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I was reading the ZK proof of knowledge of Schnorr and fiat shamir transformation, and I figured out that replay attacks are possible. Why these protocols don't take into account this attack? That seems very strange.

Thank you.

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  • $\begingroup$ You failed to mention what attack $\endgroup$ – Haris Nadeem Apr 30 '18 at 1:34
  • $\begingroup$ I think you need to provide more information. What information could be replayed to effectively attack either of these protocols? And if there is anything else to it, how would the attack look from there? $\endgroup$ – Jacob H Apr 30 '18 at 5:36
  • $\begingroup$ @JacobH I think about the Fiat Shamir non interactive protocol. The proof can be replayed. $\endgroup$ – Adam54 May 1 '18 at 6:56
  • $\begingroup$ @Adam54 Can you link this protocol? AFAIK, Fiat-Shamir is just a transformation for digitally signing a ZK proof (and making it non-interactive) but not a full protocol in itself. As for the replay-ability of it, generally ZK proofs involve some random variable, meaning that even if you record the messages, the next instance of the protocol will be entirely different, leaving your recorded message useless. $\endgroup$ – Jacob H May 1 '18 at 14:45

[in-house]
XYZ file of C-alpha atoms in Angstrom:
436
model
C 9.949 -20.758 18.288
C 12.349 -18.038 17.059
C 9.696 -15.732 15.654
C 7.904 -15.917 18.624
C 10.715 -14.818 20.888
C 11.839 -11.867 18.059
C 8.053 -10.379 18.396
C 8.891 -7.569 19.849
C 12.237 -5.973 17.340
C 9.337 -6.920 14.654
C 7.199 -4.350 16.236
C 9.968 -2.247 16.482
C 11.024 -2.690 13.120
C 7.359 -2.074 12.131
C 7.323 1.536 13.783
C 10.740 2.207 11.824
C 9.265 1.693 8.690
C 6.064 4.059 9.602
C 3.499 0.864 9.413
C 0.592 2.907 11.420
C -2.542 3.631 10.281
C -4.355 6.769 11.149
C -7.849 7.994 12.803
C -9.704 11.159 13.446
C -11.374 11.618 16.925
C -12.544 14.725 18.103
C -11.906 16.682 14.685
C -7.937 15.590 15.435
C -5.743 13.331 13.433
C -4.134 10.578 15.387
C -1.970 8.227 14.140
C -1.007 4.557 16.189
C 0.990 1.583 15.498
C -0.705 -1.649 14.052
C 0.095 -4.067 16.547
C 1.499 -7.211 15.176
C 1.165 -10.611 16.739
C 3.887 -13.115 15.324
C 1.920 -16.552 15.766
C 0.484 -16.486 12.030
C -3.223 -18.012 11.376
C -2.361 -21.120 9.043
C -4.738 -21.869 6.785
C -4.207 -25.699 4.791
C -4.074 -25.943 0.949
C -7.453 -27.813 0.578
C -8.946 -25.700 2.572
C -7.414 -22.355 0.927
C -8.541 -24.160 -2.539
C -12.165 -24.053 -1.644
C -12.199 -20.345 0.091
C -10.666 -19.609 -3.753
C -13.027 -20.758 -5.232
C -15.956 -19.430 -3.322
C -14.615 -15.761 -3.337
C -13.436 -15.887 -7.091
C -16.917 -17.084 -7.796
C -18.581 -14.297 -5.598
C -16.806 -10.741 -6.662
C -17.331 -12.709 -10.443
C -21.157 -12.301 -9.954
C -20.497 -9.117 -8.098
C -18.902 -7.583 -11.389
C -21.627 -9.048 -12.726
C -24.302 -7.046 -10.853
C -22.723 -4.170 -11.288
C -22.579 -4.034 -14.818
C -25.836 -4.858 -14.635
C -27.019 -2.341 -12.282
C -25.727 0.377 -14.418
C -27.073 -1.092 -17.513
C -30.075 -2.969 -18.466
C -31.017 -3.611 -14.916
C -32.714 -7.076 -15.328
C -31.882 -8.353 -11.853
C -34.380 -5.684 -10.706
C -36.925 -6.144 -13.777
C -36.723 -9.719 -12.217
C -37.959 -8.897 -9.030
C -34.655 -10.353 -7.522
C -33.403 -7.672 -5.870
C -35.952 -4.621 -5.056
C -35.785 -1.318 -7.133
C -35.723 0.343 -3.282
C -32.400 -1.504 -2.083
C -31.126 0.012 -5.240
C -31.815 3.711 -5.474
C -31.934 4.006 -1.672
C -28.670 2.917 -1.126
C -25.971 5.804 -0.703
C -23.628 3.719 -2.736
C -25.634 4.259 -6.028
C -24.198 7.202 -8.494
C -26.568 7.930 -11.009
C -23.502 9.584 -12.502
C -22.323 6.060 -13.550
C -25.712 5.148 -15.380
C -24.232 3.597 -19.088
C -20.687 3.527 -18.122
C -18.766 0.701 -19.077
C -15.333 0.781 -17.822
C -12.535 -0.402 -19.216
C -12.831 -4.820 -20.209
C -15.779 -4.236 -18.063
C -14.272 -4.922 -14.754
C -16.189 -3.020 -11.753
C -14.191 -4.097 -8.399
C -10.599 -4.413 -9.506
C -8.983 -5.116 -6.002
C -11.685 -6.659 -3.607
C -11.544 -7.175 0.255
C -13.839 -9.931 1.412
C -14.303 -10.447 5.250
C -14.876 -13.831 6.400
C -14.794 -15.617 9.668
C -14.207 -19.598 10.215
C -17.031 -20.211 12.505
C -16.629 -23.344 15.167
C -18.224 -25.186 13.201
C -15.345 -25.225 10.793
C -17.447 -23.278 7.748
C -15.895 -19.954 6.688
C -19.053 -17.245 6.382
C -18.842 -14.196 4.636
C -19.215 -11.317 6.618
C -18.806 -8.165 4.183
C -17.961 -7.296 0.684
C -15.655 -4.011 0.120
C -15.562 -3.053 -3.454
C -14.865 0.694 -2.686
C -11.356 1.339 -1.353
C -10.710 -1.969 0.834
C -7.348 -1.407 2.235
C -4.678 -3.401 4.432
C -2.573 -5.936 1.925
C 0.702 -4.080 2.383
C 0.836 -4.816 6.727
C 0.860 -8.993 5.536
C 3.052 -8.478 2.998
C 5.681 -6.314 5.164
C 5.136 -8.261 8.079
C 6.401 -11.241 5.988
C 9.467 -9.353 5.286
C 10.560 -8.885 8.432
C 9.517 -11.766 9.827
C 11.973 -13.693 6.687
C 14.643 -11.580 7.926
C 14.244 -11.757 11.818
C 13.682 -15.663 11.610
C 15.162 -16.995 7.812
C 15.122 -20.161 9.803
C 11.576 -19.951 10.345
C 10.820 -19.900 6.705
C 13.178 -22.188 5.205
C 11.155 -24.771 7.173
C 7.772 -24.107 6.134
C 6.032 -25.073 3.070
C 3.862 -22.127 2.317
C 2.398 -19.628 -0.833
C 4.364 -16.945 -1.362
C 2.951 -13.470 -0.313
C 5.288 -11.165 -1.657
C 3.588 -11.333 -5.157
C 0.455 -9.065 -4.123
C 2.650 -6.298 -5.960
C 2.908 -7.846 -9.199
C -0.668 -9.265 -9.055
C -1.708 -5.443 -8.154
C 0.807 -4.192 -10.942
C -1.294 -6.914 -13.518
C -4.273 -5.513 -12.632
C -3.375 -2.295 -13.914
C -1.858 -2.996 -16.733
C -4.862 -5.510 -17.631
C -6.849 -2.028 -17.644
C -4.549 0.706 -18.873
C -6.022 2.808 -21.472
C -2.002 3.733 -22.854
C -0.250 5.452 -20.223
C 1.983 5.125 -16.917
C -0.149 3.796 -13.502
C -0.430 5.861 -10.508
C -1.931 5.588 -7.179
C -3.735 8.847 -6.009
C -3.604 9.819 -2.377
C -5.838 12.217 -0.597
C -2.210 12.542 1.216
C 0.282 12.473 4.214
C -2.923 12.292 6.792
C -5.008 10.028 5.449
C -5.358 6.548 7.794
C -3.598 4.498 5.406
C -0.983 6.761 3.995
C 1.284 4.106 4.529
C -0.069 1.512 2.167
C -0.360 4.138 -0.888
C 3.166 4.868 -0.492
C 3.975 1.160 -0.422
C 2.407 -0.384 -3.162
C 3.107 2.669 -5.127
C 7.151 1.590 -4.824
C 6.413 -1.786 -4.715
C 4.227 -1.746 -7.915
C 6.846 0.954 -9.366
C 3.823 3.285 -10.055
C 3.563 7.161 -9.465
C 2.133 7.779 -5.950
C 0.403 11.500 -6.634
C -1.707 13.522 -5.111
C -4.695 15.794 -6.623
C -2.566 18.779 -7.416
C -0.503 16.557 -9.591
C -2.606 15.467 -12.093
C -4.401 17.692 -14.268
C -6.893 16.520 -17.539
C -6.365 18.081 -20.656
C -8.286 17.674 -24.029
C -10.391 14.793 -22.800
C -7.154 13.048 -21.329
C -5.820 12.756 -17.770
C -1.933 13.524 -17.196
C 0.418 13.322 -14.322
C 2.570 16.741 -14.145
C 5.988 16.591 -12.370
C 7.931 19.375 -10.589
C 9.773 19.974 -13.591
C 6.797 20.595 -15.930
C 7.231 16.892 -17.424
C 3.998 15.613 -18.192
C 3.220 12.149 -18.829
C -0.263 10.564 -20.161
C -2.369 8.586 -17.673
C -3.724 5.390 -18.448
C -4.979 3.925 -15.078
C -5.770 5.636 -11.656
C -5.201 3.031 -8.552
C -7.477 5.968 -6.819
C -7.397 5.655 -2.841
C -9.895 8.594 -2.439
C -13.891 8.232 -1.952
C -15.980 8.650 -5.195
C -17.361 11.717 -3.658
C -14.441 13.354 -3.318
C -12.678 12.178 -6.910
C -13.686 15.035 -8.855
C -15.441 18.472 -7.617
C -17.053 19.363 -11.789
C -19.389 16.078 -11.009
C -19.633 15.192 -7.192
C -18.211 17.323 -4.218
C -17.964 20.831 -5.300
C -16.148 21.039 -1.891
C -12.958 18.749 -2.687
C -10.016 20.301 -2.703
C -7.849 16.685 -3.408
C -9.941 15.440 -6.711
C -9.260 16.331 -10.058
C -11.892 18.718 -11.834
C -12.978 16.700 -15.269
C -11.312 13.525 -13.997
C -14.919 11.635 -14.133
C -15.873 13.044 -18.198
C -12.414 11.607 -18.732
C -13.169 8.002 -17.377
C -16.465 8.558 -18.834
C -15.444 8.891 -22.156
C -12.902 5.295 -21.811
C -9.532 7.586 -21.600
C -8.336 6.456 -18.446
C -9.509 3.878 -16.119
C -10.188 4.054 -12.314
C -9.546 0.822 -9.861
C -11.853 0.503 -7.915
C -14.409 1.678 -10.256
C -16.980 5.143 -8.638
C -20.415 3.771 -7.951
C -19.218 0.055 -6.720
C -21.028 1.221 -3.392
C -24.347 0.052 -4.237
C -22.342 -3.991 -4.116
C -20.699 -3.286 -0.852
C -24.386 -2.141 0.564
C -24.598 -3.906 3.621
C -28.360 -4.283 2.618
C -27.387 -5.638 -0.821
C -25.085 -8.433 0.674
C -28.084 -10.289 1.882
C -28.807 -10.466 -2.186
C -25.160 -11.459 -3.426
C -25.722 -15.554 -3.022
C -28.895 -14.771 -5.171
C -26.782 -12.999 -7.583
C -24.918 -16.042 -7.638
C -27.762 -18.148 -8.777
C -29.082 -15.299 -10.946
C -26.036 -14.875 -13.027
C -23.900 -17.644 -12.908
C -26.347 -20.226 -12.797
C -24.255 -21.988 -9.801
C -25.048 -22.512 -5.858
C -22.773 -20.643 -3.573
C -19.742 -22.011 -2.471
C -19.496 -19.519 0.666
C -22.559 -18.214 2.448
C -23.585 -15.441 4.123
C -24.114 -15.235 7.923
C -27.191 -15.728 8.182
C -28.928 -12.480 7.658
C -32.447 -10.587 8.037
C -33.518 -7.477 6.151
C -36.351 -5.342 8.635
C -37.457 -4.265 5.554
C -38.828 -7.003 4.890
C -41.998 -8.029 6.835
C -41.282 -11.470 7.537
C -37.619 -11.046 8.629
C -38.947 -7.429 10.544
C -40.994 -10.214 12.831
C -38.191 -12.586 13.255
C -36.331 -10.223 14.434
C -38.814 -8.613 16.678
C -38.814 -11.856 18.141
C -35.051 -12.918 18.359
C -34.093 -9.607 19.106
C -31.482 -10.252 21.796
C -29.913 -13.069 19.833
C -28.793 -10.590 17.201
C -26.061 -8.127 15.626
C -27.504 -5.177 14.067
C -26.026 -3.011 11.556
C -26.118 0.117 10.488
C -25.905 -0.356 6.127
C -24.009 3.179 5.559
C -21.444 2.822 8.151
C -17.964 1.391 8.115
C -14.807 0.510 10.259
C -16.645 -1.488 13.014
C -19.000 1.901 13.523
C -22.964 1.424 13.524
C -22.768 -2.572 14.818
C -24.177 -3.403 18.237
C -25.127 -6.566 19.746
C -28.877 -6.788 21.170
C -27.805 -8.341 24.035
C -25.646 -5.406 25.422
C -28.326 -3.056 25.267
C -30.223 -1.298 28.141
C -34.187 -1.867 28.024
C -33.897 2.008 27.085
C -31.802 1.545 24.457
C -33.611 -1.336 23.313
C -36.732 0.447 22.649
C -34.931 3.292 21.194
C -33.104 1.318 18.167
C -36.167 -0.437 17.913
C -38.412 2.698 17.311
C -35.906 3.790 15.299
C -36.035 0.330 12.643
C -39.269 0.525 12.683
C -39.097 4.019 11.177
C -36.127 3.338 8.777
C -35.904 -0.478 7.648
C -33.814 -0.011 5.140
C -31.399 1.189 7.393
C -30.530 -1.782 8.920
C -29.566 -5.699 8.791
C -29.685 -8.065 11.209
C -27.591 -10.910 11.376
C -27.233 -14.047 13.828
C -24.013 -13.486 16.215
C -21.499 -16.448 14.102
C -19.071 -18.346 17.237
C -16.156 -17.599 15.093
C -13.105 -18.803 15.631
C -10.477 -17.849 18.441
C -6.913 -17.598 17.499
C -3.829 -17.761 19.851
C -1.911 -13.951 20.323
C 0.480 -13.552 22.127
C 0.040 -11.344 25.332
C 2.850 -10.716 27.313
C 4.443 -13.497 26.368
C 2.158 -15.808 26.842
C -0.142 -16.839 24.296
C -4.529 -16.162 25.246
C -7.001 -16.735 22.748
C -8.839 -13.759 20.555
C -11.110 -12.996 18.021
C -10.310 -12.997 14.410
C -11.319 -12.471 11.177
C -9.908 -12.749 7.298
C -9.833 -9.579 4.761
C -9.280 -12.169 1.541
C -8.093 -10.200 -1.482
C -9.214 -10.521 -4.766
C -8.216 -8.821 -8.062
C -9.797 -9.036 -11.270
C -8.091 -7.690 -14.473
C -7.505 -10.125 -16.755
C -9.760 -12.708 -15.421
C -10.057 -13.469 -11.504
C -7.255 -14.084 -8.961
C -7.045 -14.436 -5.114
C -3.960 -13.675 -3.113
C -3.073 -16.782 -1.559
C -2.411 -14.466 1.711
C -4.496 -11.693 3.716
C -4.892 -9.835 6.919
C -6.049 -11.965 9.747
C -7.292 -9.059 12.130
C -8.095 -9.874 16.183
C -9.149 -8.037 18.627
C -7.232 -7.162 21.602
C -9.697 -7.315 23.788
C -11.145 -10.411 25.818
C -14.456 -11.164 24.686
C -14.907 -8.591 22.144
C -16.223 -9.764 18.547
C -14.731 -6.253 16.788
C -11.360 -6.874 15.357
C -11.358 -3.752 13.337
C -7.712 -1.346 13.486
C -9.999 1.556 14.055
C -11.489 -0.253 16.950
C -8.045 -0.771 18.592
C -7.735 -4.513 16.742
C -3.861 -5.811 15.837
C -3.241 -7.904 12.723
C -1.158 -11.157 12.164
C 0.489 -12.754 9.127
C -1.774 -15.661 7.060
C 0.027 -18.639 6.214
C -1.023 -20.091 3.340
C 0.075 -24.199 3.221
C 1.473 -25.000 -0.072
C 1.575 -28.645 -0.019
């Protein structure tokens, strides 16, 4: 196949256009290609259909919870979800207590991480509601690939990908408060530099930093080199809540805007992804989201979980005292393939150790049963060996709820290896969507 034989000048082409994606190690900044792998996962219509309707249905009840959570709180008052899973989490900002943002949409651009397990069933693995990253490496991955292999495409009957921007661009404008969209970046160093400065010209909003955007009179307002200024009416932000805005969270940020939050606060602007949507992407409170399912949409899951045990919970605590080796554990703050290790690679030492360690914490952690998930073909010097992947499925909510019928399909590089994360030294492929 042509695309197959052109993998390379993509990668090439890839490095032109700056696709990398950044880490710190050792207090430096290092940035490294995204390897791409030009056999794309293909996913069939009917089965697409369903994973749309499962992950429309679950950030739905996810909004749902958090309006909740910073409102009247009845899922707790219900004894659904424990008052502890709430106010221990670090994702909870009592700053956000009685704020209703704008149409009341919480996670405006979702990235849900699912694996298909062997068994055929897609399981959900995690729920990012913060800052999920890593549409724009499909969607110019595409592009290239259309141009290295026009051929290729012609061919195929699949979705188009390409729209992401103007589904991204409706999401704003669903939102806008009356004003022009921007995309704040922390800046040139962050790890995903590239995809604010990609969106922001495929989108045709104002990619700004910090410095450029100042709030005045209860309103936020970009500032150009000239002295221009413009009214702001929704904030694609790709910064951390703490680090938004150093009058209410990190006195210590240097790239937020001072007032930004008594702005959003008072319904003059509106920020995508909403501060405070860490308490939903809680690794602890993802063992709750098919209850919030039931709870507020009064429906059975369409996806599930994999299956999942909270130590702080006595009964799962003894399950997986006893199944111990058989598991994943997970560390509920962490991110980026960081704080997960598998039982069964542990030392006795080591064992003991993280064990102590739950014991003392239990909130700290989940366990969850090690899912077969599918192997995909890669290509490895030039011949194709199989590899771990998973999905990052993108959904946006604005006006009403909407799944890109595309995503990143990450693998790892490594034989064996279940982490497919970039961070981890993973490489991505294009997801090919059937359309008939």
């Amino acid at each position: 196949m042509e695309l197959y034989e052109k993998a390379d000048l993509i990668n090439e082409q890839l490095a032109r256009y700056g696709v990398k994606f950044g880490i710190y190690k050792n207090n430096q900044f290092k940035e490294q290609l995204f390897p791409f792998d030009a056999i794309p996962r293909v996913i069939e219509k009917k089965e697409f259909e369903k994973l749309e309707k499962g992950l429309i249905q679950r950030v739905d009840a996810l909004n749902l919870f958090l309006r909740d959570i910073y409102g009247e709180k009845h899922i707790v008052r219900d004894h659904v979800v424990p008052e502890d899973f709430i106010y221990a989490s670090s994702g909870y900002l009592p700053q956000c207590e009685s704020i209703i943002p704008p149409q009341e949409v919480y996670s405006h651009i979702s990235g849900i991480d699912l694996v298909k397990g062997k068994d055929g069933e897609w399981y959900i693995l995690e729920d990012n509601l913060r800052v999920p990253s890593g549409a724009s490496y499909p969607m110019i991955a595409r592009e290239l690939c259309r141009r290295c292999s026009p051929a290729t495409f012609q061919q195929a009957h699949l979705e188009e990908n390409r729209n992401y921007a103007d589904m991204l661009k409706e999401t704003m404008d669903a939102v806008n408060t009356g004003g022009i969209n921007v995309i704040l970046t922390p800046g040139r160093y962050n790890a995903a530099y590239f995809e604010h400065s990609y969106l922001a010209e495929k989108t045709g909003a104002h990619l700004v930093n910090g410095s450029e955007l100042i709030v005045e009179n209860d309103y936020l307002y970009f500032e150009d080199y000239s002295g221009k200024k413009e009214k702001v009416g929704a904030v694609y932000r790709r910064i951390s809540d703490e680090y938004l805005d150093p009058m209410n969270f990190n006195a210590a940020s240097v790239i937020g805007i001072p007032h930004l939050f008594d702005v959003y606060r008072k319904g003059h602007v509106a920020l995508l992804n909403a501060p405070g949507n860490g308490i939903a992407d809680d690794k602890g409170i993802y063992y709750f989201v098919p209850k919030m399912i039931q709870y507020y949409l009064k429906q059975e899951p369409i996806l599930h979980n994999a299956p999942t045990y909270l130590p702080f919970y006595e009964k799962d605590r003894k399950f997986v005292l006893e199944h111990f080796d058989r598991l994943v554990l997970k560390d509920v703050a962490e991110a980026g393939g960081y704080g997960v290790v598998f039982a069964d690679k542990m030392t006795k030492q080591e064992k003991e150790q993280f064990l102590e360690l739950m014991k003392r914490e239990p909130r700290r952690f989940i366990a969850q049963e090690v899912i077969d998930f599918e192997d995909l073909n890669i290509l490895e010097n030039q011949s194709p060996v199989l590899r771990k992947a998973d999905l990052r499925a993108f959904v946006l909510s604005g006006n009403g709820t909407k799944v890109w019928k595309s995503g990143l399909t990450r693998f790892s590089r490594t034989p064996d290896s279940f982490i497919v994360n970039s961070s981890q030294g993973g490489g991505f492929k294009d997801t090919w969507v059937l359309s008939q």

• $\begingroup$ @JacobH What I mean is that a signature is replayable. If the verifier does not record the previous proofs or does not check them at each authentication, a proof can be replayed. $\endgroup$ – Adam54 May 8 '18 at 9:48
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In General: ZK protocols become insecure if computed concurrently; I think this is what you are referring to. If the protocol is run in parallel, an adversary could request a proof of two relationships and produce a witness for the first with the knowledge gained from the second prover-output. When run concurrently, this attack cannot be executed because the adversary cannot receive a second commitment on the same relation to learn/produce a witness for the first. As far as I know, there is no protocol that achieves concurrent security.

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    $\begingroup$ That was not my question but this is really interesting. Thank you. $\endgroup$ – Adam54 May 8 '18 at 9:46

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